By: Meggan Arp, Marketing Coordinator
In light of Moody’s Investors Service’s ominous forecast that closure rates of small colleges and universities will triple and that mergers will double by 2017, many are questioning the future of small, liberal arts institutions.
A recent article by Kellie Woodhouse in Inside Higher Ed identifies the main struggle for many small colleges (i.e., private colleges with operating revenue below $100 million and public colleges below $200 million) as declining enrollment.
Since small colleges often are tuition dependent, they face financial challenges when enrollment declines or remains flat, which, in turn, adversely impacts colleges’ ability to invest in academic programs, student life and facilities, thus making it difficult to meet the demands of prospective students. As a result, an increasing number of students are enrolling in larger colleges.
Small colleges need to think creatively about how to adhere to liberal arts values while meeting the ever-changing demands of prospective students so that they do not face a dire fate as predicted by Moody’s report and as endured by Sweet Briar College.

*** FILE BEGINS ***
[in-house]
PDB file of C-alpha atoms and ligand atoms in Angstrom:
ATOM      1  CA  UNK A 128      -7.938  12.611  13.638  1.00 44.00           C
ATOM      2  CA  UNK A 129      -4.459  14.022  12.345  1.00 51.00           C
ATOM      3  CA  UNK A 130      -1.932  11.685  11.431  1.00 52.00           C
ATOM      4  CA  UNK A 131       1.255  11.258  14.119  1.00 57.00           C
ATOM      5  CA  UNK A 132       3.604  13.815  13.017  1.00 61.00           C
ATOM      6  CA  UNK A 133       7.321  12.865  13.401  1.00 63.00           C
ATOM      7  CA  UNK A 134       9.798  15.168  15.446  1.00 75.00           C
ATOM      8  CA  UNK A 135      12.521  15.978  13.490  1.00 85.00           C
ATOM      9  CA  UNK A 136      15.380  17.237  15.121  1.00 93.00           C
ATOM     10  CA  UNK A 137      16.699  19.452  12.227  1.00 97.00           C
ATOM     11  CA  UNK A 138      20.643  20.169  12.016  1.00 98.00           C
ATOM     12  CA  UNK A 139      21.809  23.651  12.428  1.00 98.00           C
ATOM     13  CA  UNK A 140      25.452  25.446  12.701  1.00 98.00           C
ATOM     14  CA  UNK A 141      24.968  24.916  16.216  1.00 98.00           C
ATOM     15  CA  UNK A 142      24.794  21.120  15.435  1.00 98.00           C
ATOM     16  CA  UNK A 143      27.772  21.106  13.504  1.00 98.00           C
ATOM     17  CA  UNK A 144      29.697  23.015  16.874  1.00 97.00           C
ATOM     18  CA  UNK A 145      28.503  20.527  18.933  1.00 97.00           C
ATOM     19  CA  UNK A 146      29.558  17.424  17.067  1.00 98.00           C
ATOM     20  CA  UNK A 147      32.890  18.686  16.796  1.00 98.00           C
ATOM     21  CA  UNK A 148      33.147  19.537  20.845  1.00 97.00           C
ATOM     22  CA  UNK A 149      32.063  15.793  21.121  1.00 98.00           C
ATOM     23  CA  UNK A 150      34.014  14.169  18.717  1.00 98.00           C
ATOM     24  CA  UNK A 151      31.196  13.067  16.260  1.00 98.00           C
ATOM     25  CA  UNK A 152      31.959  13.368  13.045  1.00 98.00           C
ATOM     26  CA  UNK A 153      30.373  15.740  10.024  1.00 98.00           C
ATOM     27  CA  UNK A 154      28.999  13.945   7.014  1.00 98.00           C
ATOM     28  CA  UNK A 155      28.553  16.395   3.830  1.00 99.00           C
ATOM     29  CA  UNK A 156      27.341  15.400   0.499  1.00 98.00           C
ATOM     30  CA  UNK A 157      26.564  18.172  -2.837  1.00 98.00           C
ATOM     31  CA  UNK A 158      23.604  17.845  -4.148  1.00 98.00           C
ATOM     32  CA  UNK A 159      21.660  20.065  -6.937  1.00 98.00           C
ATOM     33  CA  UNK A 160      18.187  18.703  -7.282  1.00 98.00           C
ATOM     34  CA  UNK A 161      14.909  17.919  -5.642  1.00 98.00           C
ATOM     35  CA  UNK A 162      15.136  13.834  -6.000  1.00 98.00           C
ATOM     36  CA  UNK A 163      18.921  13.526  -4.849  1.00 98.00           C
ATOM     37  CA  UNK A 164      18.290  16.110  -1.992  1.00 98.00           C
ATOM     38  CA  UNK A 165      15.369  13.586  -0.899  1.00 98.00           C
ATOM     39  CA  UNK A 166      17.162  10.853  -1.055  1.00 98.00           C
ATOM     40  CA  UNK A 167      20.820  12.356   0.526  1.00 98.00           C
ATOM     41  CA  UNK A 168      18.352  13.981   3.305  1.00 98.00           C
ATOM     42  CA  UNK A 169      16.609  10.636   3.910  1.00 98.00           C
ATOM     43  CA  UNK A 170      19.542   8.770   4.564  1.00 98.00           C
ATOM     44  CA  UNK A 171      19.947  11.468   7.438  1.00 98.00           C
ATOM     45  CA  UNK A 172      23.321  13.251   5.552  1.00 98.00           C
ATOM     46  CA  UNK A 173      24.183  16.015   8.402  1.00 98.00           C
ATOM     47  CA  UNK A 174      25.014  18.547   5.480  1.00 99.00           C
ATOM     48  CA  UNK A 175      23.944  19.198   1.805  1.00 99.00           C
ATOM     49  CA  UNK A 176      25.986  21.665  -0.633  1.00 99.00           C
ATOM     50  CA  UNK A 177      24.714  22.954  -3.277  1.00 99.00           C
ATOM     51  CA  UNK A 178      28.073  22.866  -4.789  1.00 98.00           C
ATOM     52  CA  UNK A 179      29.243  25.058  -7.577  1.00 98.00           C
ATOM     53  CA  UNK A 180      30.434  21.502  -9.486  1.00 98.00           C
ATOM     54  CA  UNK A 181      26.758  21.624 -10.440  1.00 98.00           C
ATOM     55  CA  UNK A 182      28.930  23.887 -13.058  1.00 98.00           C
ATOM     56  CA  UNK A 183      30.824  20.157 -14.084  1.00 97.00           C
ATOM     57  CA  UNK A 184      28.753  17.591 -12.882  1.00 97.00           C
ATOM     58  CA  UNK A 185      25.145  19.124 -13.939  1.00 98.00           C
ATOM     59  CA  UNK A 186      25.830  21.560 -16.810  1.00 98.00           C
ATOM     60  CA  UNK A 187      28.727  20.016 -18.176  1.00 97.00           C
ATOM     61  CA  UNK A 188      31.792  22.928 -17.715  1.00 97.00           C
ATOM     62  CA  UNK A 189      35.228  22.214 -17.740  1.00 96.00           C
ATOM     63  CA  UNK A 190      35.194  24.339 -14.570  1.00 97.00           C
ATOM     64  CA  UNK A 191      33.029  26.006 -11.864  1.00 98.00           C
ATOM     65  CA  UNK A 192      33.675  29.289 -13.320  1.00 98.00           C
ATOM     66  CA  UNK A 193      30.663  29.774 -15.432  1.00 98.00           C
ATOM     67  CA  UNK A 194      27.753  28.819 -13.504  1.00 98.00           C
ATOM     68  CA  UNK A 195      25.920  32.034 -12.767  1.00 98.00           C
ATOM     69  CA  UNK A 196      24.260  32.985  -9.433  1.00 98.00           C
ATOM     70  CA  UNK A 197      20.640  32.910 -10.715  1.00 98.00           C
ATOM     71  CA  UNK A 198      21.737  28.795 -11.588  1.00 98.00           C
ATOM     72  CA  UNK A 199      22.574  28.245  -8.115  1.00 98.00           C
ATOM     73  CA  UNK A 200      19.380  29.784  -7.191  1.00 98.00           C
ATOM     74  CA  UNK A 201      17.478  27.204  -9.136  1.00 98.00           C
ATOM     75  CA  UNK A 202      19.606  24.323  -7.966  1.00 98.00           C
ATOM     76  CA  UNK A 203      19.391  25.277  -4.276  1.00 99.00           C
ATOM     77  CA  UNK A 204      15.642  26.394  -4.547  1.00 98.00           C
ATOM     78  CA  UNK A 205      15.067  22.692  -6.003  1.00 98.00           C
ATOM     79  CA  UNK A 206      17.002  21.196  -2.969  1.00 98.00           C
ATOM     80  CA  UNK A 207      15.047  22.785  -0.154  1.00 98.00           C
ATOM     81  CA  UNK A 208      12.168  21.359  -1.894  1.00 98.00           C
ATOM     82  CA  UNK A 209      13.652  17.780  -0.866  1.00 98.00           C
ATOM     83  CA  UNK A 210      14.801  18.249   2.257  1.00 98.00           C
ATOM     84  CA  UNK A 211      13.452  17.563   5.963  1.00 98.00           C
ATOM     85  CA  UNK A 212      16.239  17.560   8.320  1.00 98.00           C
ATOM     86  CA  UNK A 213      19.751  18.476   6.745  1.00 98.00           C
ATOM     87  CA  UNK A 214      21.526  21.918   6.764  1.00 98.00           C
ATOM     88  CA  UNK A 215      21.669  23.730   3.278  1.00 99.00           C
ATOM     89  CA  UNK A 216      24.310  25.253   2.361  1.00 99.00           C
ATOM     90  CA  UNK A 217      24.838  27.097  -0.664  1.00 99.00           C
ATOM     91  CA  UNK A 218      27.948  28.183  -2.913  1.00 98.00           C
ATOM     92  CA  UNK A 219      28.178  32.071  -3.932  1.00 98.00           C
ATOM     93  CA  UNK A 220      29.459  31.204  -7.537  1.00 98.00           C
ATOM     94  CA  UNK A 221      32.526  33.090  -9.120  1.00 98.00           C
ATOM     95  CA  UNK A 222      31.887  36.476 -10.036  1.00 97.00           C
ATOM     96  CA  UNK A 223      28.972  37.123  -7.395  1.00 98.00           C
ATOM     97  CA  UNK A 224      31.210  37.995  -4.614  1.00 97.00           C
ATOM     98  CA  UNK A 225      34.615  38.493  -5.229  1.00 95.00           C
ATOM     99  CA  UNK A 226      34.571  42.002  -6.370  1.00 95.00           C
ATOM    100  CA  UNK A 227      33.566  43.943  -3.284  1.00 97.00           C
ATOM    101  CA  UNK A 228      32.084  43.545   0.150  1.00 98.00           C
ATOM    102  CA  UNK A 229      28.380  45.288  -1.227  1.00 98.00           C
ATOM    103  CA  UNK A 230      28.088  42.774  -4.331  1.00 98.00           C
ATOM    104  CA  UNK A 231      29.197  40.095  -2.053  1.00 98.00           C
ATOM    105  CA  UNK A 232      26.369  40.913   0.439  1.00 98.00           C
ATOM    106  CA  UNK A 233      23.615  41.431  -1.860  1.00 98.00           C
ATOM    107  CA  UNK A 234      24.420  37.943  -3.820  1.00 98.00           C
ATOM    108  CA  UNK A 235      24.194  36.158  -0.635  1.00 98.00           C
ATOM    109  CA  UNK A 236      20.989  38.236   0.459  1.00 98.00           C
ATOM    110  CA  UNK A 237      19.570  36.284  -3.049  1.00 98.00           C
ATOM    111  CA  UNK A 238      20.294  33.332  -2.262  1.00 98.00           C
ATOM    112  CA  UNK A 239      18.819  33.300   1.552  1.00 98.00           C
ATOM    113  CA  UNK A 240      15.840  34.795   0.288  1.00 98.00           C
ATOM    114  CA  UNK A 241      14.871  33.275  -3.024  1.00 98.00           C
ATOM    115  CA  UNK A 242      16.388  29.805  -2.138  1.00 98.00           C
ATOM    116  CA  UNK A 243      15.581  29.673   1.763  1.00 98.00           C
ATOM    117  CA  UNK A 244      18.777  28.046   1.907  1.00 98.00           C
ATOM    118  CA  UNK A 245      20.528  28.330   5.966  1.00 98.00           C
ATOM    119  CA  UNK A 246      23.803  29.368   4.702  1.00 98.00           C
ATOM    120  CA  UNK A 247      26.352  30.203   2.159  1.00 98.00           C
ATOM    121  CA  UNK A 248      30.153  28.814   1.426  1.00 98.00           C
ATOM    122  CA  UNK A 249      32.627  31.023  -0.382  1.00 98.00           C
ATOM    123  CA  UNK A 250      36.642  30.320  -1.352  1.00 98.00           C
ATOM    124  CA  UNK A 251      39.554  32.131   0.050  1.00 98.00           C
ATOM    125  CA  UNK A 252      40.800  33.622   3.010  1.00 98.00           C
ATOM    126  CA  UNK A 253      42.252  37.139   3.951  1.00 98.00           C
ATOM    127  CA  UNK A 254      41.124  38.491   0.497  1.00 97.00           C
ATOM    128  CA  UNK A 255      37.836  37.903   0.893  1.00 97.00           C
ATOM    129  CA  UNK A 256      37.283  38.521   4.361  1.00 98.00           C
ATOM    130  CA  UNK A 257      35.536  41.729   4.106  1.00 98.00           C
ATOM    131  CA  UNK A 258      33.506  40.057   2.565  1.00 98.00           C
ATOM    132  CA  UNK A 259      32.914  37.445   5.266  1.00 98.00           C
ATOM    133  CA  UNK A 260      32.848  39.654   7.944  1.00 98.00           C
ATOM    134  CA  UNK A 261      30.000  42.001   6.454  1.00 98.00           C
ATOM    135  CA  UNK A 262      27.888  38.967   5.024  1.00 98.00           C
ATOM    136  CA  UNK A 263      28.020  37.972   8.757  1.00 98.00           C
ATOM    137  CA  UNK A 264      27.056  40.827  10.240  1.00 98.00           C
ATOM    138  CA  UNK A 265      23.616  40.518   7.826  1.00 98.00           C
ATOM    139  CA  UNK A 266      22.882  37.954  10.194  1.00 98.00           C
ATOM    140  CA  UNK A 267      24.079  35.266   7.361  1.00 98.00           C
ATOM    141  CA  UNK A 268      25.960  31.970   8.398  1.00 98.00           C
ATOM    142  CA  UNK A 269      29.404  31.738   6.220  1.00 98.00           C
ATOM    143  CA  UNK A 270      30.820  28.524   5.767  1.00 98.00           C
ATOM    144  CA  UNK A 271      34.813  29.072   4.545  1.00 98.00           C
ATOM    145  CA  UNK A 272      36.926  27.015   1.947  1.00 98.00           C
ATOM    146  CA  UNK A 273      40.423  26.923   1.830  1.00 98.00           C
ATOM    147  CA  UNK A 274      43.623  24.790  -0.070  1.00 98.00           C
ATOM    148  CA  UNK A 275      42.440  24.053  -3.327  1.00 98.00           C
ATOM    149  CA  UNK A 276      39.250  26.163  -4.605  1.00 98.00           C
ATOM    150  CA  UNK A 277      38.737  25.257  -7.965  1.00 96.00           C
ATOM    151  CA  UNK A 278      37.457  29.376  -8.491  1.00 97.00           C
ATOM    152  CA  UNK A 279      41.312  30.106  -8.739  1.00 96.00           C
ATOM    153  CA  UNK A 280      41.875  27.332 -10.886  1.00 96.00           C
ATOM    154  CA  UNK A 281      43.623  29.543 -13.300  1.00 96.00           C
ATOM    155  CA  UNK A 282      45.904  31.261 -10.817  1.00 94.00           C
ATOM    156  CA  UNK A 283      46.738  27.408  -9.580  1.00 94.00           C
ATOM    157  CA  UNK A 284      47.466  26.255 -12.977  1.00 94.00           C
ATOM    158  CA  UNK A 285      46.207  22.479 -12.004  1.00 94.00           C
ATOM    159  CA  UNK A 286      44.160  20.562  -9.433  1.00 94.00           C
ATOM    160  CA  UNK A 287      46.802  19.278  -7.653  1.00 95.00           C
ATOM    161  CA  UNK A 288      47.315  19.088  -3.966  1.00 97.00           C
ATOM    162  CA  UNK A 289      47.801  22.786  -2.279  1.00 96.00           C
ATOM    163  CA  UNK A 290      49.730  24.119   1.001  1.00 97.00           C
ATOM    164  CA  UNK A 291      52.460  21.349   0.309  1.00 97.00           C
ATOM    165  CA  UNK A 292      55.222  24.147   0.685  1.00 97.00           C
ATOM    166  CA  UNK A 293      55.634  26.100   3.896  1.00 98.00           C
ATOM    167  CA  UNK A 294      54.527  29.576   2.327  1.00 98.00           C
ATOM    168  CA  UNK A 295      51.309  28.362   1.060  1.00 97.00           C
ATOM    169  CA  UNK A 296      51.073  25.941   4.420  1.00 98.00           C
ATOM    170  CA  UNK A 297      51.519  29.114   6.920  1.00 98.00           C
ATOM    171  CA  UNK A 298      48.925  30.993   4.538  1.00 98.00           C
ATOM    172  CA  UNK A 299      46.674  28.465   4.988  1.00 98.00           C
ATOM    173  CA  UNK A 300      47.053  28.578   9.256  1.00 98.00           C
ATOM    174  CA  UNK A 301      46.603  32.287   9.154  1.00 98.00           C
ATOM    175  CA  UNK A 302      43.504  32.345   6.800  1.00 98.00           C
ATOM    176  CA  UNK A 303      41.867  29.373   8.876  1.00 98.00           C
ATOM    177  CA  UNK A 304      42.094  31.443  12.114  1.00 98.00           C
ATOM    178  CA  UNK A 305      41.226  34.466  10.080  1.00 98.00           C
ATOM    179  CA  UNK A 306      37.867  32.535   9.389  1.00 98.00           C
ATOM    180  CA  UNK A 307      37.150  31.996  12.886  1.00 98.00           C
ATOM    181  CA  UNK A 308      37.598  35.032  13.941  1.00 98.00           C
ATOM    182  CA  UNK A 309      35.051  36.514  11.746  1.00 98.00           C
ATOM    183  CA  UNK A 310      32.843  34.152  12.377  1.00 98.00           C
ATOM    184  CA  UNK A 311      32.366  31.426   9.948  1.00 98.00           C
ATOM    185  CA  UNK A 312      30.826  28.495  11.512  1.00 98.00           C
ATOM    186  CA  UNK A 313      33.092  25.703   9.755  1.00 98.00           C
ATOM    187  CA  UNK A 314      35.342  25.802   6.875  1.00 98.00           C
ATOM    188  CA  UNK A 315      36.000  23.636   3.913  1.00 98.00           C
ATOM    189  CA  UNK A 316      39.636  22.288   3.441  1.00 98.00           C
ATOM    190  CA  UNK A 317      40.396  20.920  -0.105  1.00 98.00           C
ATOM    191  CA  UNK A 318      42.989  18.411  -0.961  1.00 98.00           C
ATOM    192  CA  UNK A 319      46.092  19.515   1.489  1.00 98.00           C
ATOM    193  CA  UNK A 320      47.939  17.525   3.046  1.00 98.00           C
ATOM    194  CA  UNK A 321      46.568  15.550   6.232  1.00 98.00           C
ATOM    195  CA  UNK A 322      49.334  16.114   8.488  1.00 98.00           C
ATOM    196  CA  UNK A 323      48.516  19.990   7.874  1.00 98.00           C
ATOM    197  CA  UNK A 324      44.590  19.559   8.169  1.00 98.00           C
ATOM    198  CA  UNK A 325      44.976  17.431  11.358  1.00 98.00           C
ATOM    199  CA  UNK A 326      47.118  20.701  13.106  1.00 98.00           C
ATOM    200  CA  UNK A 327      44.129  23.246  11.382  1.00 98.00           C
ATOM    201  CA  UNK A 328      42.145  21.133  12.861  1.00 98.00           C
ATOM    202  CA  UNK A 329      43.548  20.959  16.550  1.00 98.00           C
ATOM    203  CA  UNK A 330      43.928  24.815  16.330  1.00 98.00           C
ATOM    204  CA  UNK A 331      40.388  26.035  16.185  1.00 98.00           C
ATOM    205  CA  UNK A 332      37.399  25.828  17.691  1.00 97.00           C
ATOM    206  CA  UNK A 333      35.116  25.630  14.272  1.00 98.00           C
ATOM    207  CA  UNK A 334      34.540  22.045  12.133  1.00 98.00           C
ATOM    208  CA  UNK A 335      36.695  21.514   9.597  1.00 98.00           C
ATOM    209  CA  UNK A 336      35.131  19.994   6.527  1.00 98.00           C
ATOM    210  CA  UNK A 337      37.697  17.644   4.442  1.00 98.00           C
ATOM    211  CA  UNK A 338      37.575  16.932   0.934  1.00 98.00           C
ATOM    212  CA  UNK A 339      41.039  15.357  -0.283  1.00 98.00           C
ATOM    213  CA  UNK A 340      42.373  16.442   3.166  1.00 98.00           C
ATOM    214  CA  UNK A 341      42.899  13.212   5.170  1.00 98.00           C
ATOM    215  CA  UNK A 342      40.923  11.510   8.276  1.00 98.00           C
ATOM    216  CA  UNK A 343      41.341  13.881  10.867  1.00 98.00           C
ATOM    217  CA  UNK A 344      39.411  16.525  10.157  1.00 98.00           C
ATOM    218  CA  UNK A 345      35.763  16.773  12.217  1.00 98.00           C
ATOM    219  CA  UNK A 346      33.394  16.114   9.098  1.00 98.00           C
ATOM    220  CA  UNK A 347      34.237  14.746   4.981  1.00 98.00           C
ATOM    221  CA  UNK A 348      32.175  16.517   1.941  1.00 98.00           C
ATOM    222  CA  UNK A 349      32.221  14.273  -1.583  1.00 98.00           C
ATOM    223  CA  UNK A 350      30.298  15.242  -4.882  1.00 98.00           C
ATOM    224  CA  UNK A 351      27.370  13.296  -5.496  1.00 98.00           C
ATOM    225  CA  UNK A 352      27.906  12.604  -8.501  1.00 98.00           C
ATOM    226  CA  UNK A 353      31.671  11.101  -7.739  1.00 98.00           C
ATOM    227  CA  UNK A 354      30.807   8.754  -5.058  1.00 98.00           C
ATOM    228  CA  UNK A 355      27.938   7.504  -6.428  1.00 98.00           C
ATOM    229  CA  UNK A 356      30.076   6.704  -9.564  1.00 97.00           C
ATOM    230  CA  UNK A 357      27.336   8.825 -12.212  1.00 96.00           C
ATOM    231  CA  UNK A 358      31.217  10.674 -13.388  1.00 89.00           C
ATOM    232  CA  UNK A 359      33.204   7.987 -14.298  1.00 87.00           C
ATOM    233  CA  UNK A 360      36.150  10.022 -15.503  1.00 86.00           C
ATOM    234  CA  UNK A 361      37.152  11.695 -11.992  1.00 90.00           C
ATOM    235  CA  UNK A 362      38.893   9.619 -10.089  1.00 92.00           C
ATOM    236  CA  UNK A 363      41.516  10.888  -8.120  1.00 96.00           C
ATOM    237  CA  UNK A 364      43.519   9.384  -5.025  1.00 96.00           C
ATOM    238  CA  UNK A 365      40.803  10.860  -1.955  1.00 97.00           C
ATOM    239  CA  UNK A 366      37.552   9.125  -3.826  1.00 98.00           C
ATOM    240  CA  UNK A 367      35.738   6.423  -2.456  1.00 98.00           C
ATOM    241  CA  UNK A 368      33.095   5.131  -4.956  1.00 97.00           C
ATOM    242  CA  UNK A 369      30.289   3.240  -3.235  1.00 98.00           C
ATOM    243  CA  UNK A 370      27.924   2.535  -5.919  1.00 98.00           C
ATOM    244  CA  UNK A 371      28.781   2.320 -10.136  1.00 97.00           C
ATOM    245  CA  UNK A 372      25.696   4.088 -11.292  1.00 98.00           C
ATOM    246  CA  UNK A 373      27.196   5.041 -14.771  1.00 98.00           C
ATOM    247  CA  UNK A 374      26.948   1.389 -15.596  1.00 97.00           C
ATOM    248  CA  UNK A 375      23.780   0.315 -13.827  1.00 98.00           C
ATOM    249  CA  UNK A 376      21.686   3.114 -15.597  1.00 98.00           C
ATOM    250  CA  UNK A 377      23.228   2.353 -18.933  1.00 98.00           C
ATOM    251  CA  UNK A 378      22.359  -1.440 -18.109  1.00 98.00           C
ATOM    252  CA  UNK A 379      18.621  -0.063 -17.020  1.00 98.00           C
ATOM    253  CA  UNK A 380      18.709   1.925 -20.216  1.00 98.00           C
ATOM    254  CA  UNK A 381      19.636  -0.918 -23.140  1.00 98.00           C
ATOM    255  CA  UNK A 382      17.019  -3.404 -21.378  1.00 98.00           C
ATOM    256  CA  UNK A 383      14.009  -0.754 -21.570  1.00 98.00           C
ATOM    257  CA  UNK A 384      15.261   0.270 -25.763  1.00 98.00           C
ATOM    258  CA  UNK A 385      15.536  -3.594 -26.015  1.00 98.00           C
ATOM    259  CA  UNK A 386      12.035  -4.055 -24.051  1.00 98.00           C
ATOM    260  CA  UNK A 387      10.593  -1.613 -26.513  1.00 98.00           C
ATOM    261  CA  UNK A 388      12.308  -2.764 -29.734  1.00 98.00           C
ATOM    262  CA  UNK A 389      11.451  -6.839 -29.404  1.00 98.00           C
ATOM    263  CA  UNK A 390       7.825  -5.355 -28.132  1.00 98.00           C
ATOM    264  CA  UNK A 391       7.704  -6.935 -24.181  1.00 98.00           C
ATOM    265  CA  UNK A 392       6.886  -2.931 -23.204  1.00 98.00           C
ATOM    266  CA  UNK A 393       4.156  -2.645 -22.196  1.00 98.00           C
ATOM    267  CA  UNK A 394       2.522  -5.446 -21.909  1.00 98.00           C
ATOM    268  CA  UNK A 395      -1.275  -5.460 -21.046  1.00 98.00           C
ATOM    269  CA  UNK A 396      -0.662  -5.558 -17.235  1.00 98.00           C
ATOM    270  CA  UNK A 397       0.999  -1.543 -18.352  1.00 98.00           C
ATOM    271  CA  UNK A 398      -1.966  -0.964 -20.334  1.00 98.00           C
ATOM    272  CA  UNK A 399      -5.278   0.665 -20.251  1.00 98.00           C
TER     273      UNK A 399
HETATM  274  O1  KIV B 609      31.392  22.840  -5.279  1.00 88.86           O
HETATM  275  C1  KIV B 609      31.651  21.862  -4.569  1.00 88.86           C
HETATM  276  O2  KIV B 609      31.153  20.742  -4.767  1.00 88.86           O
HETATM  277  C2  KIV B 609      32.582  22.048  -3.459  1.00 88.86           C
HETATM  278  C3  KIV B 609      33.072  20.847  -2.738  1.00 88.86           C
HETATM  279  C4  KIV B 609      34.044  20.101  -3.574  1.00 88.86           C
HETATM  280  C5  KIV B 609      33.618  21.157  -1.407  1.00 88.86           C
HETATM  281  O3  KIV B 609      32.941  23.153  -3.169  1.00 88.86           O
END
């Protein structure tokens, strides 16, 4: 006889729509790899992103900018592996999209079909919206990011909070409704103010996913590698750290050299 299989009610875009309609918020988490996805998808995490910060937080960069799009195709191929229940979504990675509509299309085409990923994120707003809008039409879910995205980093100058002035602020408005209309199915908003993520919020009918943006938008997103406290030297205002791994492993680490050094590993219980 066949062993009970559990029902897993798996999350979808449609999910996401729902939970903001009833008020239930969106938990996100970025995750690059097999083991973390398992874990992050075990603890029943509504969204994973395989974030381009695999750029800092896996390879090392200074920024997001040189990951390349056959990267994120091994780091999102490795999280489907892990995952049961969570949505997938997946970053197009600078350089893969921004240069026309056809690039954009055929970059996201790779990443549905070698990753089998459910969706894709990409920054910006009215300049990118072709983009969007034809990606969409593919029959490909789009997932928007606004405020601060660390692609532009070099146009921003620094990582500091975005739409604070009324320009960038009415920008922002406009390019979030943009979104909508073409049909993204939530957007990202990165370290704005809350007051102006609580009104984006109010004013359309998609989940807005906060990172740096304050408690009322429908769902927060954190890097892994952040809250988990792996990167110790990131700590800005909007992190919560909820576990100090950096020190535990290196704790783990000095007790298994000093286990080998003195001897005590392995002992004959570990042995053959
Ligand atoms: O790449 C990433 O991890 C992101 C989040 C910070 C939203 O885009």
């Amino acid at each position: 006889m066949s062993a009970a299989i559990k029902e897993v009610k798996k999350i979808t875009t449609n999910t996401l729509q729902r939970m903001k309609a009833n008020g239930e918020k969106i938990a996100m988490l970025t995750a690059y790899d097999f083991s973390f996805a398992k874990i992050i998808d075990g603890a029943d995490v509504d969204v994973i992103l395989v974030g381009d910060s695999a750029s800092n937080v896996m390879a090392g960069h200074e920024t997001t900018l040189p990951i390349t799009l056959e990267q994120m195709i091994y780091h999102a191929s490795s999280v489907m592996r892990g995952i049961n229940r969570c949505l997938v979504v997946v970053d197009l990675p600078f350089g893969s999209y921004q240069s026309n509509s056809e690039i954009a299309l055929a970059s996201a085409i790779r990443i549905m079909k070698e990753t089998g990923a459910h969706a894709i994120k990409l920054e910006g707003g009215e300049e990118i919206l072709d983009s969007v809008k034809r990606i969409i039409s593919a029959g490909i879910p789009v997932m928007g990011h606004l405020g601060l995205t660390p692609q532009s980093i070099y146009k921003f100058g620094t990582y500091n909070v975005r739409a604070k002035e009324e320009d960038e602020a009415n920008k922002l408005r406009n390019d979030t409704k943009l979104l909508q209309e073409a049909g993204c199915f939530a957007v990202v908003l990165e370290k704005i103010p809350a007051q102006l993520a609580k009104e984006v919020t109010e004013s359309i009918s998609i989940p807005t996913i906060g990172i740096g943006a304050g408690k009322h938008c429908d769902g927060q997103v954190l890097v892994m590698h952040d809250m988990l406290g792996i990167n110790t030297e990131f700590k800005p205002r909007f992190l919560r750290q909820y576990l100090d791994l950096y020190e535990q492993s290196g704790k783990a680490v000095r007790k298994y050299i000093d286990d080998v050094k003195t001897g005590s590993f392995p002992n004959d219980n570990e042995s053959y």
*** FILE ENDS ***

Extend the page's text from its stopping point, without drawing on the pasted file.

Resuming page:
Richard Ekman, president of the Council of Independent Colleges, describes Moody’s predictions as “grossly overstated” because ultimately “these small, private institutions have this unbelievable ability to be imaginative” and “their ability to be proactive is much better than [that of] larger, more cumbersome institutions.”
This ability to be imaginative is the very quality exemplified by the alumnae of Sweet Briar College who rallied to form an organization, Saving Sweet Briar, Inc., that raised more than $13 million in cash in just over 120 days after the former President and Board decided to shut Sweet Briar College’s doors.
Alexander Haas enjoyed the distinct privilege of providing fundraising counsel and campaign management to Saving Sweet Briar. Now, new leadership is distinguishing Sweet Briar College in imaginative ways, e.g., such as offering Explore Engineering events for high school students.
Sweet Briar will need to continue to distinguish itself in imaginative ways as other small colleges have accomplished in order to flourish for years to come.
For example, Mary Baldwin College, a small women’s school in Virginia, has focused on developing nontraditional programs and specific areas of study, leading to strong enrollment. Mary Baldwin joined with Augusta Health Hospital to open a health sciences school and a new undergraduate nursing program. Developing such clear niches that help attract students generates revenue growth according to Moody’s report.
I have full confidence that Sweet Briar College and other small, liberal arts institutions will thrive for years to come if their leaders “think, create, calculate, communicate, collaborate and solve hard problems,” among other hallmarks of a liberal arts education.